Extending the description of FIGS. 3, 4 and 6 the mix is delivered at 42 into mold 29, where is assumes slab form 43 and is supported on a flat screen 44, which is inclined a few degrees from horizontal, as shown. The screen is in turn supported by inclined plate 45. Further, a rectangular frame 46 supported on plate 45 fits within screen frame 44a and confines the periphery of the slab to have rectangular shape.
Next, the above assembly is transferred to a station 46 and subjected to generally horizontal and rapid vibration. For this purpose, the plate 45 may be connected by link 47 to a small crank 48 rotated by a driven rotor 49. For example, the vibration amplitude may be about three-eighths inch and the frequency about 300 cycles per minute. As a result. the top surface of the uncured material defining the slab 43 assumes a horizontal level, while the overall slab itself is tapered. Note that plate 45 may support the screen 44 and the underside 43a of the slab at an angle a from horizonta during'such vibration, to form the slab with product shake tapered angularity as also appears in FIG. 9.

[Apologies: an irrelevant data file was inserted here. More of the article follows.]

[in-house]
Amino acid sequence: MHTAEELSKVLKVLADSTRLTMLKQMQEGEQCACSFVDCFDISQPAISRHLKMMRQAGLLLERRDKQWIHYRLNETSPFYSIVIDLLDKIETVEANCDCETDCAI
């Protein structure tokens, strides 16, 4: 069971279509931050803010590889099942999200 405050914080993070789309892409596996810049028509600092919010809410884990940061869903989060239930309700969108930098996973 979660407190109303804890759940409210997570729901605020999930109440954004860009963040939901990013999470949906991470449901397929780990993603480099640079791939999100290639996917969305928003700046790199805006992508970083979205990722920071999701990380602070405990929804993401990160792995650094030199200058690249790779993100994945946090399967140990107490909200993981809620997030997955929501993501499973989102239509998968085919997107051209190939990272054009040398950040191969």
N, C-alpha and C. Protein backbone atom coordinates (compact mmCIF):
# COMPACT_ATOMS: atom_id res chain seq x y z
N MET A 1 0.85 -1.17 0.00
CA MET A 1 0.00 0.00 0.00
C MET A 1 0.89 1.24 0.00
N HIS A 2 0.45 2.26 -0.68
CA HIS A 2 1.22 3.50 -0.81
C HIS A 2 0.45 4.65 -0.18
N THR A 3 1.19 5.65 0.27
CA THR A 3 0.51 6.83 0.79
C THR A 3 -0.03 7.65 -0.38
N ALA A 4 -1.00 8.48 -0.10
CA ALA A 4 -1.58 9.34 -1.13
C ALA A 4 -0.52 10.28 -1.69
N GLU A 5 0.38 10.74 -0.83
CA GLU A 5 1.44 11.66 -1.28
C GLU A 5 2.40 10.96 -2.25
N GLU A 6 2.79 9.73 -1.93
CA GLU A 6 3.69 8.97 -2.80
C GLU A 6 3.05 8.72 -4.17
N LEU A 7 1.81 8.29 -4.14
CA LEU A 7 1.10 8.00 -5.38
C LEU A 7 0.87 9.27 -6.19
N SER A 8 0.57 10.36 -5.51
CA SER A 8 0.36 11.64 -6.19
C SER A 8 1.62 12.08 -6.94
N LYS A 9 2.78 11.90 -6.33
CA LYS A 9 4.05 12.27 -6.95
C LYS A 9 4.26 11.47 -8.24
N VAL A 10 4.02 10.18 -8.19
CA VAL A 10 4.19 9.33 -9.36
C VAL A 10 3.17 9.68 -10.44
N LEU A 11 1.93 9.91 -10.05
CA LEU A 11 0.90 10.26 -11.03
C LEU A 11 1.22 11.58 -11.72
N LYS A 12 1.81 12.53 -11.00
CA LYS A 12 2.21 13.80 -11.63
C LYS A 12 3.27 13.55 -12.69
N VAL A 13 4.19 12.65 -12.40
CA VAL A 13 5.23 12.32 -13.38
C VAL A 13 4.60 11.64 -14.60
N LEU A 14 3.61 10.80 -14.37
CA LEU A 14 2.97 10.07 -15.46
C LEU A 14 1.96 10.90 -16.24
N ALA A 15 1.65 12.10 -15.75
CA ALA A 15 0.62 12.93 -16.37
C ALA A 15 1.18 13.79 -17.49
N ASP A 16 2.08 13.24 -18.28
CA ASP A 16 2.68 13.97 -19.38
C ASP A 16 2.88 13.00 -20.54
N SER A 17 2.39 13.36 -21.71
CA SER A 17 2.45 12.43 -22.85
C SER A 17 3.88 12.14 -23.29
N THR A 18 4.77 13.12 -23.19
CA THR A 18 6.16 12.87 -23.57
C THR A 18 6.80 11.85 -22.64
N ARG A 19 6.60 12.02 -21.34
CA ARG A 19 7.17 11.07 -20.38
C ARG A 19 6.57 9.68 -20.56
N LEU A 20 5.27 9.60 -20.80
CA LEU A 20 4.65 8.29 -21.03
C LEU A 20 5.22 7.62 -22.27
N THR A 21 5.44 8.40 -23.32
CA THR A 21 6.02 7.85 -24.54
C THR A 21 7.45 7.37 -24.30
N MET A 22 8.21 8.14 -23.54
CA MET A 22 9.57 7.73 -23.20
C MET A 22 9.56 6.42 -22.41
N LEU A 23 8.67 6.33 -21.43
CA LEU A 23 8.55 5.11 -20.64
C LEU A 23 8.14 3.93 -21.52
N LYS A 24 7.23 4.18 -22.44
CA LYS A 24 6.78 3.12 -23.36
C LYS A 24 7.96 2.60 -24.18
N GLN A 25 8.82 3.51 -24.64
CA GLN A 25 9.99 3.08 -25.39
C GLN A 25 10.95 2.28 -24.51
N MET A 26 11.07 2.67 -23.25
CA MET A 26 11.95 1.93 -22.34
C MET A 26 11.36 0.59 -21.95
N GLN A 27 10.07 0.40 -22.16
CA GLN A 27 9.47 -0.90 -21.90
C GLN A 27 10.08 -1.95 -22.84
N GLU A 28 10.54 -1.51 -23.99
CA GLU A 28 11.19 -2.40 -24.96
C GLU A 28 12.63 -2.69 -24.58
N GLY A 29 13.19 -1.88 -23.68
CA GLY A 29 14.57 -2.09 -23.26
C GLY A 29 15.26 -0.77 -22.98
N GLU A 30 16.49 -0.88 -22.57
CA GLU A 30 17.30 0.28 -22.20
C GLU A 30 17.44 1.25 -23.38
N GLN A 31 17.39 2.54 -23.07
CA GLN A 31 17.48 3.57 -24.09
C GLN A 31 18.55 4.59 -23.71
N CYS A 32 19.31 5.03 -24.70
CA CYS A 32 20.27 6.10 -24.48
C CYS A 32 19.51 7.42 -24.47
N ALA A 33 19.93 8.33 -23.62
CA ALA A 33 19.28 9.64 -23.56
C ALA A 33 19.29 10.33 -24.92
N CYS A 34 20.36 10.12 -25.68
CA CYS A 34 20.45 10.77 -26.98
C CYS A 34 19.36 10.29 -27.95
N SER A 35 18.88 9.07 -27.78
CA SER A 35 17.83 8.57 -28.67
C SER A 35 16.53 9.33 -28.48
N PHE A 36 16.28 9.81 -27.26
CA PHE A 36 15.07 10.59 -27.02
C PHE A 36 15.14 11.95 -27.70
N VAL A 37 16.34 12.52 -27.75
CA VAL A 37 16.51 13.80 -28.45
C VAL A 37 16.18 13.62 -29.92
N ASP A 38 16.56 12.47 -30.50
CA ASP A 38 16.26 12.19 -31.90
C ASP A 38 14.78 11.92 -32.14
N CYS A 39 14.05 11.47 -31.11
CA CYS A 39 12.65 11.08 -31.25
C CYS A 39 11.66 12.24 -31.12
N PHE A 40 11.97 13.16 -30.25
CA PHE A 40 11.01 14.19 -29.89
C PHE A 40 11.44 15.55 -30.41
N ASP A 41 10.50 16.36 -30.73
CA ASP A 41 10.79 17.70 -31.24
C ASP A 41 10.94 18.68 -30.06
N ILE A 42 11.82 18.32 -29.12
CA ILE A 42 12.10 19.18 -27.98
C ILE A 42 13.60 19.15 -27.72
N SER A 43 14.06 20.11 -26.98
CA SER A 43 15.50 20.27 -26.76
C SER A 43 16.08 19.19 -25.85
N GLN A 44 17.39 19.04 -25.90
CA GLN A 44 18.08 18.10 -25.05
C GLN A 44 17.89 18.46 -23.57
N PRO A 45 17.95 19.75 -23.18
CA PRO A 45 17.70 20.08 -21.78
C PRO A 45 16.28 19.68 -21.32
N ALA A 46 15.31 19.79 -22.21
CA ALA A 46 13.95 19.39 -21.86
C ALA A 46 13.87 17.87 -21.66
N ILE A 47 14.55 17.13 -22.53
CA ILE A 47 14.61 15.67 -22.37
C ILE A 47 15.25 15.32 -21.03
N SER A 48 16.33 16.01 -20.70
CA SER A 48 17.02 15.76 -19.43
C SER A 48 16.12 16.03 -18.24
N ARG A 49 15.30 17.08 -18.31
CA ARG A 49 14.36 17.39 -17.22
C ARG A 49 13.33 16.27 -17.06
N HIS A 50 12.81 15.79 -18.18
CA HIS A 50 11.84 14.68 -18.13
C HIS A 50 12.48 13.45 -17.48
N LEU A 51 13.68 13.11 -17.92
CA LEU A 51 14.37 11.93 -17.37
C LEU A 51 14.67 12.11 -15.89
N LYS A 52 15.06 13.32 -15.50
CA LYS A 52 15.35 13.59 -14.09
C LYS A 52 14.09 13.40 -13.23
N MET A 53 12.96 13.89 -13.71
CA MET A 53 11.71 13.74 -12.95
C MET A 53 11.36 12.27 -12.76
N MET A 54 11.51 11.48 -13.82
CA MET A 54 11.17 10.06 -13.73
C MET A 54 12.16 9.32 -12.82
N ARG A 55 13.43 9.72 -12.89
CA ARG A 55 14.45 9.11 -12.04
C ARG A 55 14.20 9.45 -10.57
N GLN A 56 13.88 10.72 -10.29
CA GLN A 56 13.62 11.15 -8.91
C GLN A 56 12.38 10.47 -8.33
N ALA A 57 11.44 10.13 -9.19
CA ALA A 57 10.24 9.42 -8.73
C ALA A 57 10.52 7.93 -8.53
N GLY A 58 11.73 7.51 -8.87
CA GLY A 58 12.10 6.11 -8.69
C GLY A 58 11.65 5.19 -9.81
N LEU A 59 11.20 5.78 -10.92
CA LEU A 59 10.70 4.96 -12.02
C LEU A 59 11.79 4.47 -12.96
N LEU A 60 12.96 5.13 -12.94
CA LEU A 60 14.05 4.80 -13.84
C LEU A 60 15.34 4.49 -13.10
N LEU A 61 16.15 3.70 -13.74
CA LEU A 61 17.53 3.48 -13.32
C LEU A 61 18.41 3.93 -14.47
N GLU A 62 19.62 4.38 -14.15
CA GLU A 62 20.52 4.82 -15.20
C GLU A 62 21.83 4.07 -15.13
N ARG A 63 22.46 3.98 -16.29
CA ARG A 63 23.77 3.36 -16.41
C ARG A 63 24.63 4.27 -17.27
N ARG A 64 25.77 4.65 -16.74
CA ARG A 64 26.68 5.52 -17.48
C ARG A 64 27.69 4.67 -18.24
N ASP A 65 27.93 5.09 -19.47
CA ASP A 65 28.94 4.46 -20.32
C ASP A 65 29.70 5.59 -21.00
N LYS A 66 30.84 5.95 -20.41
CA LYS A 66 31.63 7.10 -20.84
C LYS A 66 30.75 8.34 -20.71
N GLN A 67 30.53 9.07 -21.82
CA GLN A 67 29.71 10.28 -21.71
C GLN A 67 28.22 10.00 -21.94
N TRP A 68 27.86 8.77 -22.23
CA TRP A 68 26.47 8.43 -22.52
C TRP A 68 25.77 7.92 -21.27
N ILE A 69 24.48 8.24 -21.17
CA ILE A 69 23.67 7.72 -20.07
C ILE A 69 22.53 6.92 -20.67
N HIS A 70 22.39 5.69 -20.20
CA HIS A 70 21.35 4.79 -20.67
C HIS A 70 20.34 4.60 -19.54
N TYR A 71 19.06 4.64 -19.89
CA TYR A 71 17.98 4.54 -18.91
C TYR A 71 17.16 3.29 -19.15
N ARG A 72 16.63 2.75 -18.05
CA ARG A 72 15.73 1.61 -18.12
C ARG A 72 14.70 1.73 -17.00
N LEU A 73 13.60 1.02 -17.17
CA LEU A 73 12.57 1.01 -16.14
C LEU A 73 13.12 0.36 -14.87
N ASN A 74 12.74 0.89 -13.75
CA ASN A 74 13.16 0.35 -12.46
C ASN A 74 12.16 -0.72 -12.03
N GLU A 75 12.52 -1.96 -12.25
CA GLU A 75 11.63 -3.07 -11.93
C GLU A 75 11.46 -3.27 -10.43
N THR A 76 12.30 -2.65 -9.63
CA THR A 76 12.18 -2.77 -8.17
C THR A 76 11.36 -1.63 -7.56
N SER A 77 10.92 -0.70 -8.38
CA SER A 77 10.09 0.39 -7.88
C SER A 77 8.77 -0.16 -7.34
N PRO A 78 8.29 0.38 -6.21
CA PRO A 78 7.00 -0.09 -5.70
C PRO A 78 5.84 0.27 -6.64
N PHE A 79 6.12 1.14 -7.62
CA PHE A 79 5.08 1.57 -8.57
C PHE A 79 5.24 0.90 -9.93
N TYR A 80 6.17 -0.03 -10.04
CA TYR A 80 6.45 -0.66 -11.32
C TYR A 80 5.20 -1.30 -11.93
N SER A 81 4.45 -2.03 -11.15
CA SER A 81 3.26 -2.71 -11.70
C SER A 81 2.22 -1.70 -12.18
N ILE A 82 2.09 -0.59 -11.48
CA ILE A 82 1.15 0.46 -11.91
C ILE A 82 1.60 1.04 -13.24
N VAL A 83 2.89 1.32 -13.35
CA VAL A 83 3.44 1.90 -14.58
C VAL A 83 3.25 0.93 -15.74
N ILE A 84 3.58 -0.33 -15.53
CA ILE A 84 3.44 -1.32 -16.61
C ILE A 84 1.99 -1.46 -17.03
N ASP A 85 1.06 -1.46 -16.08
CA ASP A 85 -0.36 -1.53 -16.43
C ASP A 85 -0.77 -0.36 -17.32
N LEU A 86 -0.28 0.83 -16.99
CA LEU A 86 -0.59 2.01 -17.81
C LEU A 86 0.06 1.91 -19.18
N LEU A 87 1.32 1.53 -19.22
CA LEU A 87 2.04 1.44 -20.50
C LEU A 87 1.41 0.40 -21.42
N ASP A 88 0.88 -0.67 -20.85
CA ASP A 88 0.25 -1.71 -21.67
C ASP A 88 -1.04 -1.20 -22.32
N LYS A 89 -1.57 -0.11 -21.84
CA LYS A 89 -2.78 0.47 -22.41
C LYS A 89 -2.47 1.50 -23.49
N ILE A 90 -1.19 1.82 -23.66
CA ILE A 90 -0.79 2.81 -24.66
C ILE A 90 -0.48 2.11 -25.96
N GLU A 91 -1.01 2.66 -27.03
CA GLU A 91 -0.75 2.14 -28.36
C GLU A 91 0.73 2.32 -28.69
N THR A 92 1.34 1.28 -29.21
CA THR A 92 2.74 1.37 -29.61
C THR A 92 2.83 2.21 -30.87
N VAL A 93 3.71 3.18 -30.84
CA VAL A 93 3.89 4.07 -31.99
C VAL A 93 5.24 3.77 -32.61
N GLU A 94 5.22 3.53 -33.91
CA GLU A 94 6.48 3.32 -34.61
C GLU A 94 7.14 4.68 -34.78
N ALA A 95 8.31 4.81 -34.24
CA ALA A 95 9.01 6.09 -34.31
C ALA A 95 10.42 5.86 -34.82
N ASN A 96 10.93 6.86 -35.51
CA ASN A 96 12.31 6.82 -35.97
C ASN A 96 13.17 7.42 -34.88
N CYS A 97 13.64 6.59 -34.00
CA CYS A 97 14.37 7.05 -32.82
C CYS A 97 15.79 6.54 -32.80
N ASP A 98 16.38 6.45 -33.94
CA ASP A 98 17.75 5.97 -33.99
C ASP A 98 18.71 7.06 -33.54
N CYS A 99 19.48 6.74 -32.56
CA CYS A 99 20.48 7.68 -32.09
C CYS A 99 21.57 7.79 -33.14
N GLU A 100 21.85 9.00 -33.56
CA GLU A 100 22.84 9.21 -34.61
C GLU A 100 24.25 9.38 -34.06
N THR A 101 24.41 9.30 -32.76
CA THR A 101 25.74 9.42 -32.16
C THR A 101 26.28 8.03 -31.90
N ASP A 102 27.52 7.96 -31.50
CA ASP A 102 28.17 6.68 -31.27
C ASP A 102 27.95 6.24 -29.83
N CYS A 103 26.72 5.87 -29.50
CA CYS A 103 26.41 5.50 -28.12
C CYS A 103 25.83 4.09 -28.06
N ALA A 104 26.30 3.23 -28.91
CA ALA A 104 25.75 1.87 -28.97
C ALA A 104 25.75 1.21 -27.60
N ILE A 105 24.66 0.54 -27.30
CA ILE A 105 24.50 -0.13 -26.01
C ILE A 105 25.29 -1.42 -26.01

Thereafter the assembly is transferred (as at 51a in FIG. 2) onto a conveyor 51, and a thin separator sheet 49 (as for example a plastic film) is placed over the top surface 43b of the material 43. A rectangular mold and pressure plate 50 is placed over that sheet and fitted in the frame 46. Upon movement of the conveyor 51 to the left in FIGS. 2 and 3, the plate 50 is successively increasingly pressurized by a series of angled compression rollers 52 which may be interconnected as at 53. As a result, the mold plate 50 transmits increasing pressure transferred through the film 49 to the slab 43, for squeezing water from the material, in order to aid in curing of the latter. The paper pulp fibers retain the cement in the product during such pressing. Also, an irregularly striated surface may be formed on the material as at 43c in FIG. 9, the mold plate having a correspondingly striated surface 97 facing the slab.
The conveyor itself may have drain passages 55 formed therein, as seen in FIG. 5, and water removed from the material may be collected in a trough indicated at 56 in FIG. 3. Endless conveyor chains are seen at 57, with sprockets 58 and drive 59. Following completion of such pressurization, the mold plates are removed and placed on an inclined return conveyor 60, such transfer of the plates being indicated by arrow 61 in FIG. 3. The frame 46 is removed from the product slab 43, and the latter may be scooped off the screen 44 as indicated at 99 in FIG. 8. The screen 44 (and associated frame 44a together with the frame 46 may be placed on a return conveyor 63 seen in FIG. 2, for transfer and re-use in the manner previously described.